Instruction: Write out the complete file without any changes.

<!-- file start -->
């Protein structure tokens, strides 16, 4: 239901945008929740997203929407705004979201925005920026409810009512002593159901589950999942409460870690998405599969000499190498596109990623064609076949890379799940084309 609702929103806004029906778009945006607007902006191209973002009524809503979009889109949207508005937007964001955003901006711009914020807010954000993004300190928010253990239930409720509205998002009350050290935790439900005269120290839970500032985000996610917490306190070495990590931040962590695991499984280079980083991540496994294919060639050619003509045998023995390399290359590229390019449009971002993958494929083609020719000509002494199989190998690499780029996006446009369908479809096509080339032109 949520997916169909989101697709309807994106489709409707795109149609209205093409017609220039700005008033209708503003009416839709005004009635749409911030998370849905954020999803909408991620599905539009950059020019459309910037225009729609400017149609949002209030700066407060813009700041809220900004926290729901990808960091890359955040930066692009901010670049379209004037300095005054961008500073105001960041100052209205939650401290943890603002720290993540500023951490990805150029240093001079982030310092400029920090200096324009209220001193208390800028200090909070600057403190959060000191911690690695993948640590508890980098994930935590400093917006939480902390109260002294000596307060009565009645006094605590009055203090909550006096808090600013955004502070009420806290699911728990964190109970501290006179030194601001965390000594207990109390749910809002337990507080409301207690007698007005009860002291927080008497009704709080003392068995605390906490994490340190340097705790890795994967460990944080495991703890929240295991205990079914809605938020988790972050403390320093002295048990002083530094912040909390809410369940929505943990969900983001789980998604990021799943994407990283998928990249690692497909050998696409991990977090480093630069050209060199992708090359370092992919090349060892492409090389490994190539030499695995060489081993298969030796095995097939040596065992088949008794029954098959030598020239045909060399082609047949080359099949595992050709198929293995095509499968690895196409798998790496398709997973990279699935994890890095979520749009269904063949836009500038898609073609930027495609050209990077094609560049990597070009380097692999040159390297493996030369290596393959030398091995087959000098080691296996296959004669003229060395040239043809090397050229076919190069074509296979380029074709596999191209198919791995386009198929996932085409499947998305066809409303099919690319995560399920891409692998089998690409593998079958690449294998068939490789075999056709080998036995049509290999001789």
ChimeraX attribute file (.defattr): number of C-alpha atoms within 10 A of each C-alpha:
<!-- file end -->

């Protein structure tokens, strides 16, 4: 239901945008929740997203929407705004979201925005920026409810009512002593159901589950999942409460870690998405599969000499190498596109990623064609076949890379799940084309 609702929103806004029906778009945006607007902006191209973002009524809503979009889109949207508005937007964001955003901006711009914020807010954000993004300190928010253990239930409720509205998002009350050290935790439900005269120290839970500032985000996610917490306190070495990590931040962590695991499984280079980083991540496994294919060639050619003509045998023995390399290359590229390019449009971002993958494929083609020719000509002494199989190998690499780029996006446009369908479809096509080339032109 949520997916169909989101697709309807994106489709409707795109149609209205093409017609220039700005008033209708503003009416839709005004009635749409911030998370849905954020999803909408991620599905539009950059020019459309910037225009729609400017149609949002209030700066407060813009700041809220900004926290729901990808960091890359955040930066692009901010670049379209004037300095005054961008500073105001960041100052209205939650401290943890603002720290993540500023951490990805150029240093001079982030310092400029920090200096324009209220001193208390800028200090909070600057403190959060000191911690690695993948640590508890980098994930935590400093917006939480902390109260002294000596307060009565009645006094605590009055203090909550006096808090600013955004502070009420806290699911728990964190109970501290006179030194601001965390000594207990109390749910809002337990507080409301207690007698007005009860002291927080008497009704709080003392068995605390906490994490340190340097705790890795994967460990944080495991703890929240295991205990079914809605938020988790972050403390320093002295048990002083530094912040909390809410369940929505943990969900983001789980998604990021799943994407990283998928990249690692497909050998696409991990977090480093630069050209060199992708090359370092992919090349060892492409090389490994190539030499695995060489081993298969030796095995097939040596065992088949008794029954098959030598020239045909060399082609047949080359099949595992050709198929293995095509499968690895196409798998790496398709997973990279699935994890890095979520749009269904063949836009500038898609073609930027495609050209990077094609560049990597070009380097692999040159390297493996030369290596393959030398091995087959000098080691296996296959004669003229060395040239043809090397050229076919190069074509296979380029074709596999191209198919791995386009198929996932085409499947998305066809409303099919690319995560399920891409692998089998690409593998079958690449294998068939490789075999056709080998036995049509290999001789």
ChimeraX attribute file (.defattr): number of C-alpha atoms within 10 A of each C-alpha: